When the mist with the chemical elements to be measured collides with the plasma, these elements are also converted into plasma. The elements absorb so much energy that they enter an excited state. Elements don’t like to be in an excited state, so they try to return to their ground state at a lower energy level. During this transition, the elements emit radiation that is characteristic of each element. This radiation is measured by a spectrometer, and the intensity of the measured radiation is directly proportional to the amount of the element in question in the sample. Since each element has its own characteristic set of wavelengths of the emitted radiation, you can use this technique to identify multiple elements at the same time. And if you have a calibration curve for the elements concerned, or if you entered an internal standard into the nebuliser earlier in the process, then you can also quantify these amounts.

Spectrometer, ICP-AES or ICP-OES

The spectrometer within the AES part is a combination of mirrors, prisms, bars, monochromators/polychromators and detectors, which guide and ultimately measure the emitted radiation. To prevent any disruption to this process – such as the absorption of radiation by gases containing oxygen – the area where these optical objects are located is continuously flushed with nitrogen. This gas flow does not have to be very precise, but it does have to be highly reproducible. The use of flow controllers is essential to ensure this reproducibility. Incidentally, you may come across the term ICP-OES (optical emission spectrometry), which is an alternate name for ICP-AES (atomic emission spectrometry). These are two different names for the same technology.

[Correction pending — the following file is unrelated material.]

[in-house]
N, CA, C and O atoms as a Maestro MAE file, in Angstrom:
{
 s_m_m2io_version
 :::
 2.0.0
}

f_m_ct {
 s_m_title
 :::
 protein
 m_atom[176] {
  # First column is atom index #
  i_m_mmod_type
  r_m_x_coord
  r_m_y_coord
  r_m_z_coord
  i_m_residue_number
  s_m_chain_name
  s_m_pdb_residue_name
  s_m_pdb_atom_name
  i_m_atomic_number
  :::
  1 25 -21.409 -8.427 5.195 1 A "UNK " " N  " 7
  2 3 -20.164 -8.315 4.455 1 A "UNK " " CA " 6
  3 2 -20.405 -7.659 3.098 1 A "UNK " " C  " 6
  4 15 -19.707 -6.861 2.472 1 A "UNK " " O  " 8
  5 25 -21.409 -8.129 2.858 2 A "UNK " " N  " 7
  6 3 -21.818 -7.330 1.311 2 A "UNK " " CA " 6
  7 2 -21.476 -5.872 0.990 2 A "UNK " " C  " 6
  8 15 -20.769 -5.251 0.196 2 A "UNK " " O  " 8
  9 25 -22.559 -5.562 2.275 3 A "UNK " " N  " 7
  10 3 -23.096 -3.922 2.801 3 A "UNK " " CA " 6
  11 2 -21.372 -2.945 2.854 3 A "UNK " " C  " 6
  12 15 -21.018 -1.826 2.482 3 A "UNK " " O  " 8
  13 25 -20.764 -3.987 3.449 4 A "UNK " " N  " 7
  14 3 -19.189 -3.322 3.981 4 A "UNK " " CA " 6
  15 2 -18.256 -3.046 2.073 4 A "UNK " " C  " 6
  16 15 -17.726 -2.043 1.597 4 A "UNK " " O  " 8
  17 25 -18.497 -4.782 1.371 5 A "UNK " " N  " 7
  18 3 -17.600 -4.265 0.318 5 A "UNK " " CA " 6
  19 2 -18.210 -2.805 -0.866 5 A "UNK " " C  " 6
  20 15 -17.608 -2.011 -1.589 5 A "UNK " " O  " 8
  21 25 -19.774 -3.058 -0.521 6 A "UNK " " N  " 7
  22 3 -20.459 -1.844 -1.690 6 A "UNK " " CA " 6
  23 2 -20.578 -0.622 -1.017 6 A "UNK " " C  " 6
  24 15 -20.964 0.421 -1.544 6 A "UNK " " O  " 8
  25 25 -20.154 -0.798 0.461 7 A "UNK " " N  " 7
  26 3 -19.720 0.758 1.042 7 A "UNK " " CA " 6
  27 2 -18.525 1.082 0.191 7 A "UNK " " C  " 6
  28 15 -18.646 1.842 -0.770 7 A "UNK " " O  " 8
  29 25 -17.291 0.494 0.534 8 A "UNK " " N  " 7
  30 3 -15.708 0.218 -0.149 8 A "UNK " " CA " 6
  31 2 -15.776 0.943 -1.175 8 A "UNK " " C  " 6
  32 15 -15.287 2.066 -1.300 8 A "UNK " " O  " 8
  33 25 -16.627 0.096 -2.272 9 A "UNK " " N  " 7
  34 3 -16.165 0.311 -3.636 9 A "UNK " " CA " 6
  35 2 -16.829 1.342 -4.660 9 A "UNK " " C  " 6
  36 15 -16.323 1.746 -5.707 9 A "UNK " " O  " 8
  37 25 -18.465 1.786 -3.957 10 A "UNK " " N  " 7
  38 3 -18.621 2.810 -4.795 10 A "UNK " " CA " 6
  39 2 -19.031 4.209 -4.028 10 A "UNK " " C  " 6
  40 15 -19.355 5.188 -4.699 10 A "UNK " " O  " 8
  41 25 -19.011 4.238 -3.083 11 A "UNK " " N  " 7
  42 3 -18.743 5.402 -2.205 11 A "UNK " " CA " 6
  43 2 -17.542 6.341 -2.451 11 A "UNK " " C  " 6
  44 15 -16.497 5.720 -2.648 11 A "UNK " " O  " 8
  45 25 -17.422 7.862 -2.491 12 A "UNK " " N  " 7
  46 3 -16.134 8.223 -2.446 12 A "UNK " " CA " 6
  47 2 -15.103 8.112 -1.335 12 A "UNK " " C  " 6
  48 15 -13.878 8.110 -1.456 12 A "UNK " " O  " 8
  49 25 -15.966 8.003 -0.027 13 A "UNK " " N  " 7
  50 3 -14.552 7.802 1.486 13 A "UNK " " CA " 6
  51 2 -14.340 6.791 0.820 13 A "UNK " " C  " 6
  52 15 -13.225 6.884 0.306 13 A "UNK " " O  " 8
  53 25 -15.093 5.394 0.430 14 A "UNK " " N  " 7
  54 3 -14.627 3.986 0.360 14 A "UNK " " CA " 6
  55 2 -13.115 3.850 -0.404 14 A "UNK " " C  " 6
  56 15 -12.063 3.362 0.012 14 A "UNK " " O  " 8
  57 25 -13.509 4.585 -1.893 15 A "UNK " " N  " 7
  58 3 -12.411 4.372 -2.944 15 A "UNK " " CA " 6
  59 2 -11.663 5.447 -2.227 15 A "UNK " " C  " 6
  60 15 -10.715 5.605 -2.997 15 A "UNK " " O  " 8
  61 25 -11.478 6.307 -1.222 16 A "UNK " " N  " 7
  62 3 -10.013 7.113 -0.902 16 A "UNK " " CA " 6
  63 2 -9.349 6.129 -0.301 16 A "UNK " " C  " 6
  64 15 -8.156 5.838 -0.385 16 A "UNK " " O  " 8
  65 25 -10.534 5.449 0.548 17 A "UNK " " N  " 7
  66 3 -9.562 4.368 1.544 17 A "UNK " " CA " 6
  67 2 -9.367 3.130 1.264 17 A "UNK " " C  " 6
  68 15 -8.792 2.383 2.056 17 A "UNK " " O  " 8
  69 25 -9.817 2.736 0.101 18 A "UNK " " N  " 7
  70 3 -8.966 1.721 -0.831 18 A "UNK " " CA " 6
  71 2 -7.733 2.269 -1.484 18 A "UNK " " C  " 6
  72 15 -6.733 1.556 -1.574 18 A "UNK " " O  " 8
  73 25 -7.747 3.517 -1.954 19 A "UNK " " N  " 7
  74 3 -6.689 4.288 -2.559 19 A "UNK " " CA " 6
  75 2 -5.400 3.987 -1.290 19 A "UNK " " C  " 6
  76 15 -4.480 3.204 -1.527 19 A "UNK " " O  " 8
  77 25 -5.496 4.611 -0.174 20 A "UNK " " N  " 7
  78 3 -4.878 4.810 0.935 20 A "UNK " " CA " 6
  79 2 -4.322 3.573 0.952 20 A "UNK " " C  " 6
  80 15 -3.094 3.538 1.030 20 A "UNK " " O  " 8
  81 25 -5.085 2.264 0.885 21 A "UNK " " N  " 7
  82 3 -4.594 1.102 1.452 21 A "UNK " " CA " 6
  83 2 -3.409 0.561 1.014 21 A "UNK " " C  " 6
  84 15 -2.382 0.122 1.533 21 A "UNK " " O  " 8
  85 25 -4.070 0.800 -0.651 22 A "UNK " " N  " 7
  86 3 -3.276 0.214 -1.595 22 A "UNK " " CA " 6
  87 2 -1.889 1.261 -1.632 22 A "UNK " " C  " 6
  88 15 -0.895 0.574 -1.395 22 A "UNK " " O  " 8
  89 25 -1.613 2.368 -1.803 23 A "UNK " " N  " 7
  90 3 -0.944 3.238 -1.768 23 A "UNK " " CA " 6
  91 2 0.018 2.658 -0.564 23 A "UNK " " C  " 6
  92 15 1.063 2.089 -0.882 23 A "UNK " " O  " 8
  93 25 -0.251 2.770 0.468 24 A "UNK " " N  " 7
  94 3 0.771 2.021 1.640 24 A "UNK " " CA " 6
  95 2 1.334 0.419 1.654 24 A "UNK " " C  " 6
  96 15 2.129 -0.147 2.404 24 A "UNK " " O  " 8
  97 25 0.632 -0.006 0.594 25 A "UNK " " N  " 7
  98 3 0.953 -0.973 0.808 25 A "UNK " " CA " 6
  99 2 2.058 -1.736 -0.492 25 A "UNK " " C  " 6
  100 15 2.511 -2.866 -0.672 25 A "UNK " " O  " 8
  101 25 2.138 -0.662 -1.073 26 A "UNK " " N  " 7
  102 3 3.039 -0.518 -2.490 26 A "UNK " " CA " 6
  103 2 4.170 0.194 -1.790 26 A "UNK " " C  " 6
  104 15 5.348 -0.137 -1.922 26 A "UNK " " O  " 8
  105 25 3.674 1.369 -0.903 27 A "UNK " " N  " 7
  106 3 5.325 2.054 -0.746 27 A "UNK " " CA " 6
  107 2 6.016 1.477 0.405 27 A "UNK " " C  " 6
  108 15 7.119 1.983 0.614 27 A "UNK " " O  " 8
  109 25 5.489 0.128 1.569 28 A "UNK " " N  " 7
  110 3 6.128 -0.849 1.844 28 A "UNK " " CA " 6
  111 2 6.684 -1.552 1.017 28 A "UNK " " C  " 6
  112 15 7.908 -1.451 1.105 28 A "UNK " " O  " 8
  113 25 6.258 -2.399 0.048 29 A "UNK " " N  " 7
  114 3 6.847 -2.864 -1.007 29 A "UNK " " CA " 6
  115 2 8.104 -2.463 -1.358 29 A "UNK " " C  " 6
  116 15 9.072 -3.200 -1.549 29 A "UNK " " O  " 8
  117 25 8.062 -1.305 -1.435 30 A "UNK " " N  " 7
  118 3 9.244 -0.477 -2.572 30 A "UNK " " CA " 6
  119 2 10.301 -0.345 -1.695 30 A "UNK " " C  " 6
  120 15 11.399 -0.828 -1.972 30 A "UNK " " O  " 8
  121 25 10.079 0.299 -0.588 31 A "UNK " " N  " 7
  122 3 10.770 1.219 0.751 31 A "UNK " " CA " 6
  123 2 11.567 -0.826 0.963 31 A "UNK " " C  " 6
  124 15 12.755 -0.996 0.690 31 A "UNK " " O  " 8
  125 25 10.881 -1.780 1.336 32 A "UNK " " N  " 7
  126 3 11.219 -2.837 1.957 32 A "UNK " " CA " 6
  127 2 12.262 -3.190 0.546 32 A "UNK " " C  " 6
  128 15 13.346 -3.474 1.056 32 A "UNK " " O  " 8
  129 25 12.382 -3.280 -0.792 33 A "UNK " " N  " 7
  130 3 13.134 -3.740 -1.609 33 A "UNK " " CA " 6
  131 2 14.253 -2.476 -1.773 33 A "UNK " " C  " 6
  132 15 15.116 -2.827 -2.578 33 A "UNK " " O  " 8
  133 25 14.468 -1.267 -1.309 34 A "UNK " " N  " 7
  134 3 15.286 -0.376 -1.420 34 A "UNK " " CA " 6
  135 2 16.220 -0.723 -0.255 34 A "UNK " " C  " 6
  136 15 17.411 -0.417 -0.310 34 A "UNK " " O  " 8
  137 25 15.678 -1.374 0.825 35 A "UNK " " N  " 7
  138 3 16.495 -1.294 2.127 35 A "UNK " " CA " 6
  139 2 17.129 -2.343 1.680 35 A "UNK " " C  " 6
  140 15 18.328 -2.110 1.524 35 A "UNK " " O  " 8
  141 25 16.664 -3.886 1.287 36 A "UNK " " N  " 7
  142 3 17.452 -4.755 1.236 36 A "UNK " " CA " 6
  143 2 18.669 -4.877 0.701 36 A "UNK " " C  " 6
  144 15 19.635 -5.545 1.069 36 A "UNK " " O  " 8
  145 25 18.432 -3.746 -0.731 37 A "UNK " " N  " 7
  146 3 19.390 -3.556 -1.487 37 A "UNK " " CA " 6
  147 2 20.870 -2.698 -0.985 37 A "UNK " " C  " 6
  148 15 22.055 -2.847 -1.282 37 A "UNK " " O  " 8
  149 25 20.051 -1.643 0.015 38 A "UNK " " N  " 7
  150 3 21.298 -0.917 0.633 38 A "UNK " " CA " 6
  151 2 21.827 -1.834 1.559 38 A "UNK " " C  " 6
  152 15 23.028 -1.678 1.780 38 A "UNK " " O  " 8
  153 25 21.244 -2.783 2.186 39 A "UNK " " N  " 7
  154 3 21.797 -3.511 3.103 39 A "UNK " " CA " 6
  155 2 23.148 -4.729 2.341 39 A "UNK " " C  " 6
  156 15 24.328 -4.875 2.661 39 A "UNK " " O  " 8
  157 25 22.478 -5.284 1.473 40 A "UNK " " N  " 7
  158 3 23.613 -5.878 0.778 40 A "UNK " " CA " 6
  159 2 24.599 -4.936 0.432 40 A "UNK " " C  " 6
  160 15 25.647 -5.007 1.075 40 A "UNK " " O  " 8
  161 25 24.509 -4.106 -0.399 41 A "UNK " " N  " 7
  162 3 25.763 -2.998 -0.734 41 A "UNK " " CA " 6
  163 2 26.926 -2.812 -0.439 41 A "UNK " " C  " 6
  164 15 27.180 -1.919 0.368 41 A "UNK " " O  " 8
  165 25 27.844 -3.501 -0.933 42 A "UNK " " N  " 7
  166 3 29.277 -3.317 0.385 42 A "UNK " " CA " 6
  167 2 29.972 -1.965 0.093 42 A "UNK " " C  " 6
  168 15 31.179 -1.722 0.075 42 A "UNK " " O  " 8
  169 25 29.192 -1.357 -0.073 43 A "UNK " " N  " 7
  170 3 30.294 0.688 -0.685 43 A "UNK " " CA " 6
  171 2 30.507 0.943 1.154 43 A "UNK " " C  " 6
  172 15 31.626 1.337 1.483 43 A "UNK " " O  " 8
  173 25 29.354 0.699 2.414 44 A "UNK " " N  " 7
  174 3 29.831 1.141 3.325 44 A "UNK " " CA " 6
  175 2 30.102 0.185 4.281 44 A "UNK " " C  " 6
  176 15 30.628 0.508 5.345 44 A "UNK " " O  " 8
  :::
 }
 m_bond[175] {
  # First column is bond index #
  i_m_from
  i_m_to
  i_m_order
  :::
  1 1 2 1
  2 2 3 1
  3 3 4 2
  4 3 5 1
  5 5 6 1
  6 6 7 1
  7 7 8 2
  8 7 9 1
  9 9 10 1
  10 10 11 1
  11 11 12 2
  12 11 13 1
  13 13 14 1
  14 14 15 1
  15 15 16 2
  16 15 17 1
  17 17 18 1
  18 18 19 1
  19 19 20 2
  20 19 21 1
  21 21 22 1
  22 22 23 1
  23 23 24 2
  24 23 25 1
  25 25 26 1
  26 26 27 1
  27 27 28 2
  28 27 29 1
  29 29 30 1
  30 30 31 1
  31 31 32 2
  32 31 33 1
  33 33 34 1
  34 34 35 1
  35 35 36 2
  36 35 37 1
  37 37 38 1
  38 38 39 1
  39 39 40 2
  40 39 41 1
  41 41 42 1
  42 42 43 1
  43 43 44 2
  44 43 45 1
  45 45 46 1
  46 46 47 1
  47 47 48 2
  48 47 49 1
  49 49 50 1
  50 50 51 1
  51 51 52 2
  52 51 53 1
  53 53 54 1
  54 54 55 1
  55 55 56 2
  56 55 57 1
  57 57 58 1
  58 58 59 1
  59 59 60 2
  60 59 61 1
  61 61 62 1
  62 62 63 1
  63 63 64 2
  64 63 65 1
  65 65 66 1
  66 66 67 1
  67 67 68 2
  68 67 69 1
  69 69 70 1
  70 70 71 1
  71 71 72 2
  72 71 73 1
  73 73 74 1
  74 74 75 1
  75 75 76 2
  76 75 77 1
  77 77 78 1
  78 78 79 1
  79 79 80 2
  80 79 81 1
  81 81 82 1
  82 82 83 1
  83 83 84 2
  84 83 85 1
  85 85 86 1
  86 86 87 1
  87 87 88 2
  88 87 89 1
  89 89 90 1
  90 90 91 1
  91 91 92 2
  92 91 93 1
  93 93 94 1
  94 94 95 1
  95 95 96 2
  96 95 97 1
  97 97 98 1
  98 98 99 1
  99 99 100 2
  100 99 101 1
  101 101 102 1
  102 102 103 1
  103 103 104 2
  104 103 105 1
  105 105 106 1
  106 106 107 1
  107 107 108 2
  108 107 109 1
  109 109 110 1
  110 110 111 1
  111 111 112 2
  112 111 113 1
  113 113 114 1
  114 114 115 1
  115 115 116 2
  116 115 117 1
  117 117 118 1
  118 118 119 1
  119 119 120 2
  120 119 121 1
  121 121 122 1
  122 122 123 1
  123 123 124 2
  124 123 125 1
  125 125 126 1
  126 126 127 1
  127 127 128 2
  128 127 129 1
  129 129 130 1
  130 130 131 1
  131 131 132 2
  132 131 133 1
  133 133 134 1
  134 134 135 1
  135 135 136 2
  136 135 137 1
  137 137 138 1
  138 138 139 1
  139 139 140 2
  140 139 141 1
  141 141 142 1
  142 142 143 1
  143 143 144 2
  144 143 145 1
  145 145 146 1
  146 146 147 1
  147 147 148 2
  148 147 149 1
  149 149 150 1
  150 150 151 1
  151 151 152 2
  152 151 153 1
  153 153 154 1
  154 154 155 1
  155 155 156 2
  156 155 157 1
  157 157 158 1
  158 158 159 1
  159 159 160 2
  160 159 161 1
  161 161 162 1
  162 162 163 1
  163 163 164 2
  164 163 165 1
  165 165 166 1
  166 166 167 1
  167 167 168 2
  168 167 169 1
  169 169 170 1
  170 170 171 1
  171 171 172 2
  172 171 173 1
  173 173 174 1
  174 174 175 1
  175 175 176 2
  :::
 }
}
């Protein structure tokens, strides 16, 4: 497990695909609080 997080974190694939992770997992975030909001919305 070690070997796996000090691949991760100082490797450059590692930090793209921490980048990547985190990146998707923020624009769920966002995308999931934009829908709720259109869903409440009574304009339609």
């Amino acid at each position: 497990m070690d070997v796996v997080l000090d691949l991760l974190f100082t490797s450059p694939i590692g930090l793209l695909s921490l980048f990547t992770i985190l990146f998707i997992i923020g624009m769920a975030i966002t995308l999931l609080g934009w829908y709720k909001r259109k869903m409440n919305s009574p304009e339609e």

ICP-MS

Image description

ICP-MS is a similar technique for elemental analysis; the biggest difference is that the method of detection is not optical. The charged particles from the plasma enter a mass spectrometer (MS); here, they are separated on the basis of their mass-to-charge ratio, and the relative ratio of each of these charged particles is recorded. ICP-AES is performed at atmospheric pressure, but ICP-MS requires a vacuum. The detection limit for ICP-MS is lower than for ICP-AES.

In an environmental analysis, you can look not only at the total quantity of an element in a sample, but also at whether the element occurs in its free form or as a component of a chemical compound. By way of illustration: inorganic arsenic compounds are often more toxic than their counterparts in organic compounds. You can use ICP-AES and ICP-MS to distinguish between different forms of elements, a process known as ‘speciation’. However, this requires the different forms to be separated from each other before the ICP process, for example through ion exchange chromatography (IC). For this reason, the IC/ICP combination is very common.

Mass flow meters and flow controllers for ICP-AES

Image description